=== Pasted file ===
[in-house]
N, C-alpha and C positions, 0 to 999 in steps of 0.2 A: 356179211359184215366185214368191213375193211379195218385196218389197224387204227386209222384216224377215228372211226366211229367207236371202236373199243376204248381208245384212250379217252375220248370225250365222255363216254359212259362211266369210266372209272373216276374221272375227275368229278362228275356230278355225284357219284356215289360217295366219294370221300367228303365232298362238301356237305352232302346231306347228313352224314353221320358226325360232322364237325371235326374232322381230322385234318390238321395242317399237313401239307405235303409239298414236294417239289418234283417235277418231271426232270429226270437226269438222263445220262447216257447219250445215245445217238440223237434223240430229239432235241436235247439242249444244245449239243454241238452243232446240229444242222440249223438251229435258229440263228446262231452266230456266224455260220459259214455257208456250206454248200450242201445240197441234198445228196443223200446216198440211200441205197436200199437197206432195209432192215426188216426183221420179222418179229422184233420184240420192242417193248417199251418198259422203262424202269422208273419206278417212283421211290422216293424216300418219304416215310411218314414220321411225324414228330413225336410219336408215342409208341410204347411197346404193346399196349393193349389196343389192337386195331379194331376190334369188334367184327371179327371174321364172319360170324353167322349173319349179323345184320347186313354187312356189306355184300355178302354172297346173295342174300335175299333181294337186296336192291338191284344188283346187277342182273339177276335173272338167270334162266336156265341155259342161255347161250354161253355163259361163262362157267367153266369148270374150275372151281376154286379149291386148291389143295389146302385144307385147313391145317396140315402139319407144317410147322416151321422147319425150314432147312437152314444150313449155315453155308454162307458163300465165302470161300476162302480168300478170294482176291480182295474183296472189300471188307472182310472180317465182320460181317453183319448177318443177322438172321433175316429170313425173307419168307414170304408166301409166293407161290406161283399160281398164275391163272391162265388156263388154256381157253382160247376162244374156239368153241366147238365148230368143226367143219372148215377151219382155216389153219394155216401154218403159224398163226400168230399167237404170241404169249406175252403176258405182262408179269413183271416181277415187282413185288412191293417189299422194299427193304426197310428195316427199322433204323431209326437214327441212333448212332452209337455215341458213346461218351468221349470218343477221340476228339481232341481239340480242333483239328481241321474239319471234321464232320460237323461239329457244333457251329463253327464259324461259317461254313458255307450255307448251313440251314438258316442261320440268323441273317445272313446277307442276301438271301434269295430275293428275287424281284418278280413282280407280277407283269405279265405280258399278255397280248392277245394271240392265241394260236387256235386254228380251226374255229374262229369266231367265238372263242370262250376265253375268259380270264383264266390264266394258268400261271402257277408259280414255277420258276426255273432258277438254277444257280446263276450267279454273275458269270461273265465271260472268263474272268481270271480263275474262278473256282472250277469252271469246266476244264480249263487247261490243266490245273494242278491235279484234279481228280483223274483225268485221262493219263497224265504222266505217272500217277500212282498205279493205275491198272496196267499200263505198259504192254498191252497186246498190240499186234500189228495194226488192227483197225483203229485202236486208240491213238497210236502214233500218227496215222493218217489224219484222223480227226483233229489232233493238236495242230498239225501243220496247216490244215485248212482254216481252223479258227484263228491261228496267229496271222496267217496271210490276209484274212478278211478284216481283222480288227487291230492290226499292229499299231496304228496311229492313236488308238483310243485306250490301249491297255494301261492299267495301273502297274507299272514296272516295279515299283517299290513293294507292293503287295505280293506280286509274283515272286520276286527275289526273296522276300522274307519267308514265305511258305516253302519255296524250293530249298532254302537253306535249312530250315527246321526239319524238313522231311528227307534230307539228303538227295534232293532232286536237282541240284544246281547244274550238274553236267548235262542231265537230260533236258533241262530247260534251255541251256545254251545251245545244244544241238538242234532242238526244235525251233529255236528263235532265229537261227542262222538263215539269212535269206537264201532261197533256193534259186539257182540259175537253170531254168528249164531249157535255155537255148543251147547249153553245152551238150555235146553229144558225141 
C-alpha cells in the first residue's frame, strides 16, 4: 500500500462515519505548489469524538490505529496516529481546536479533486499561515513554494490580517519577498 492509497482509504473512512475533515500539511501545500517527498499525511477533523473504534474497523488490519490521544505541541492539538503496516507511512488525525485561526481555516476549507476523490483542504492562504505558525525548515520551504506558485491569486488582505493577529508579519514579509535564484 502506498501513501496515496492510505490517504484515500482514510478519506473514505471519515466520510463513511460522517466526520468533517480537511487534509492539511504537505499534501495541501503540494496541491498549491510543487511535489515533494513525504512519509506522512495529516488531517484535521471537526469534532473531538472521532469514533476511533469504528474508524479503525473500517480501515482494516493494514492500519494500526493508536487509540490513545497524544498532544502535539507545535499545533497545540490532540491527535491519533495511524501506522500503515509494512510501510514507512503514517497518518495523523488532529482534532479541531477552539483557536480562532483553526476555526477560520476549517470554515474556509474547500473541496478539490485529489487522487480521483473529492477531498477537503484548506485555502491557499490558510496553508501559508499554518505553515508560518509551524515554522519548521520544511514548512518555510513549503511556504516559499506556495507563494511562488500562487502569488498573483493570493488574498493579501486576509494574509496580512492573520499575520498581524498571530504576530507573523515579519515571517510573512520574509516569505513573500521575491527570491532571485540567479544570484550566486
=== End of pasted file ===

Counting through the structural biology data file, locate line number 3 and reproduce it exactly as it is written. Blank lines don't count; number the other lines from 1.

C-alpha cells in the first residue's frame, strides 16, 4: 500500500462515519505548489469524538490505529496516529481546536479533486499561515513554494490580517519577498 492509497482509504473512512475533515500539511501545500517527498499525511477533523473504534474497523488490519490521544505541541492539538503496516507511512488525525485561526481555516476549507476523490483542504492562504505558525525548515520551504506558485491569486488582505493577529508579519514579509535564484 502506498501513501496515496492510505490517504484515500482514510478519506473514505471519515466520510463513511460522517466526520468533517480537511487534509492539511504537505499534501495541501503540494496541491498549491510543487511535489515533494513525504512519509506522512495529516488531517484535521471537526469534532473531538472521532469514533476511533469504528474508524479503525473500517480501515482494516493494514492500519494500526493508536487509540490513545497524544498532544502535539507545535499545533497545540490532540491527535491519533495511524501506522500503515509494512510501510514507512503514517497518518495523523488532529482534532479541531477552539483557536480562532483553526476555526477560520476549517470554515474556509474547500473541496478539490485529489487522487480521483473529492477531498477537503484548506485555502491557499490558510496553508501559508499554518505553515508560518509551524515554522519548521520544511514548512518555510513549503511556504516559499506556495507563494511562488500562487502569488498573483493570493488574498493579501486576509494574509496580512492573520499575520498581524498571530504576530507573523515579519515571517510573512520574509516569505513573500521575491527570491532571485540567479544570484550566486